For some women who’ve had breast cancer, life after treatment can be just as challenging as life was during treatment. A new study illuminates one of the key reasons for many: 70 percent of women who had breast cancer said they also had problems in the bedroom.
“Its a very high number,” said study researcher Dr. Robin Bell. It is well agreed-upon that sexual dysfunction is not unusual among women in this age group, and estimates of its prevalence vary widely, she said, but 70 percent is certainly higher than what would be expected in women of this age.
The results were based on a study of about 1,000 women in Australia who had been diagnosed with invasive breast cancer about two years prior to answering questions about their breast cancer treatment and their sex lives. The average age of women in the study was 54, and all had a romantic partner.
Eighty-two percent of these women said they were happy with their sex lives before their diagnosis, but after treatment they reported a loss of libido and vaginal dryness, Bell said.
The researchers also found that women who had taken certain breast cancer drugs, called aromatase inhibitors, were more likely to report having problems then women who weren’t taking them.
Women with breast cancer that is hormone-receptor positive — meaning the cancer grows when fed by female hormones — typically take either an aromatase inhibitor or a drug called tamoxifen, Bell said, both of which are designed to block the hormones from feeding the tumor.
The study found that the women taking the aromatase inhibitors were more likely to report sexual difficulties than those taking tamoxifen.
“Both treatments are highly effective,” Bell said, adding that choosing between treatments may come down to quality of life issues.
“This was a good study with a sufficiently large sample of women,” said Dr. Patricia Ganz, director of cancer prevention and control research at the University of California at Los Angeles Jonsson Comprehensive Cancer Center.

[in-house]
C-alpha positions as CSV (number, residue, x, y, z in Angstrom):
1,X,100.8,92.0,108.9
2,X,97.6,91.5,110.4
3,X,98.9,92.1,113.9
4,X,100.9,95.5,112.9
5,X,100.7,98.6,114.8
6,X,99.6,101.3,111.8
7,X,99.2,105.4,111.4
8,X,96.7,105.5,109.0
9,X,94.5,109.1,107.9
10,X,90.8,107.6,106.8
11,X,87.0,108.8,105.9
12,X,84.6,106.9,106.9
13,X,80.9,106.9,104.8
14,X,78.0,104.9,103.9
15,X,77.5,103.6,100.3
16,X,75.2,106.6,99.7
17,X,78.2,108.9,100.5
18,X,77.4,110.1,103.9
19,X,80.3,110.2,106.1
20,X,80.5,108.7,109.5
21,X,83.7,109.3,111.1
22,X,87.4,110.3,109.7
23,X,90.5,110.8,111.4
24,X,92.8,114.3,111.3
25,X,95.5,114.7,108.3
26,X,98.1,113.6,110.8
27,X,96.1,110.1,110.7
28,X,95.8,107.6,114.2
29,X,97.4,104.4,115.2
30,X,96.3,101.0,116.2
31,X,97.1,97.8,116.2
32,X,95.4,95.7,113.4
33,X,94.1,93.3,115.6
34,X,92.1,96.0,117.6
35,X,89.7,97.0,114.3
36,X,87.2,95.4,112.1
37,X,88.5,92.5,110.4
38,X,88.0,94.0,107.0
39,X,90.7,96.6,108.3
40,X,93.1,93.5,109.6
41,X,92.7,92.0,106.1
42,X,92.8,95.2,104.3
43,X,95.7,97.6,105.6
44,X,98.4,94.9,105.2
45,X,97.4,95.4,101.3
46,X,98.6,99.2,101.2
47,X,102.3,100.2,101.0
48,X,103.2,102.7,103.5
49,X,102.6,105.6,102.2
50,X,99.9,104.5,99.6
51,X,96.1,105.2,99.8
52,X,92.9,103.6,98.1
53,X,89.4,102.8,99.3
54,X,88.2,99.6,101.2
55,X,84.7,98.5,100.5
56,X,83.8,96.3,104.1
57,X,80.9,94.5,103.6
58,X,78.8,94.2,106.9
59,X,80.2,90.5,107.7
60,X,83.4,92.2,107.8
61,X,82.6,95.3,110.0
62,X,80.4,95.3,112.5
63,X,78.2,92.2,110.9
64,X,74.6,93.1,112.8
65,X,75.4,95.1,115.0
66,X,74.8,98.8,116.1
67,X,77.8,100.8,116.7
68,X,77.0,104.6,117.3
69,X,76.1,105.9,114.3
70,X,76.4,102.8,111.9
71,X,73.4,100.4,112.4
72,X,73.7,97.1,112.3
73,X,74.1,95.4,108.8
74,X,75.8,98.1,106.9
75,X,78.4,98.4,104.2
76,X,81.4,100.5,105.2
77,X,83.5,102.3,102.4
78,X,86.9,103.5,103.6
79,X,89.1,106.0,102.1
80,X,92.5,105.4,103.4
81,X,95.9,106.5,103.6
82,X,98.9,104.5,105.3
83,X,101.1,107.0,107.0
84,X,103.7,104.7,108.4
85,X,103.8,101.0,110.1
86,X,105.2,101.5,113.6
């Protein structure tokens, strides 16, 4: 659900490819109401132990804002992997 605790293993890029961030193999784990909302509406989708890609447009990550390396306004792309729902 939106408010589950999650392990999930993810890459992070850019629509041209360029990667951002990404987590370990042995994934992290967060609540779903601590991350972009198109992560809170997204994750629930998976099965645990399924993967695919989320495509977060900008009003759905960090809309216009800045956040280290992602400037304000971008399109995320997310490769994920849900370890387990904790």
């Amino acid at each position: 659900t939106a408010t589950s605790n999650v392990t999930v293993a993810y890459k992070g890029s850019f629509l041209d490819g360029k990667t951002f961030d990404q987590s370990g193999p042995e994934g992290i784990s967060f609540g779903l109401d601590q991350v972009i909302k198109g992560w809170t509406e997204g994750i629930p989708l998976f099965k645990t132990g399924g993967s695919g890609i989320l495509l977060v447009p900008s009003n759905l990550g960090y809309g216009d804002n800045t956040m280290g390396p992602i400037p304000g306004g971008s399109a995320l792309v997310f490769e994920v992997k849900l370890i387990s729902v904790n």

The results are in line with those of previous studies that have also shown sexual difficulties to be a common problem among women who’ve had breast cancer, said Ganz, who was not involved with the Australian research. But the new findings suggest aromatase inhibitors may be making things worse.
Still, the study didn’t take into account whether women who were post-menopausal had become post-menopausal naturally as they aged or as a result of chemotherapy treatments. It’s very common, Ganz said, for women whose menopause was caused by chemotherapy to have more severe symptoms than other women, because the body does not adjust over time, as it does with natural menopause.
“The idea that women who have sexual difficulties after breast cancer is not new,” Ganz said, but this study shows that the problem has not gone away. The women in the study were undoubtedly cared for in high-quality health-care facilities by competent physicians who know how to manage vaginal dryness and other sexual difficulties.
Physicians need to ask patients about their sex lives, Ganz said.
“Doctors often don’t ask,” she said, “And if you don’t ask, patients won’t tell you.”
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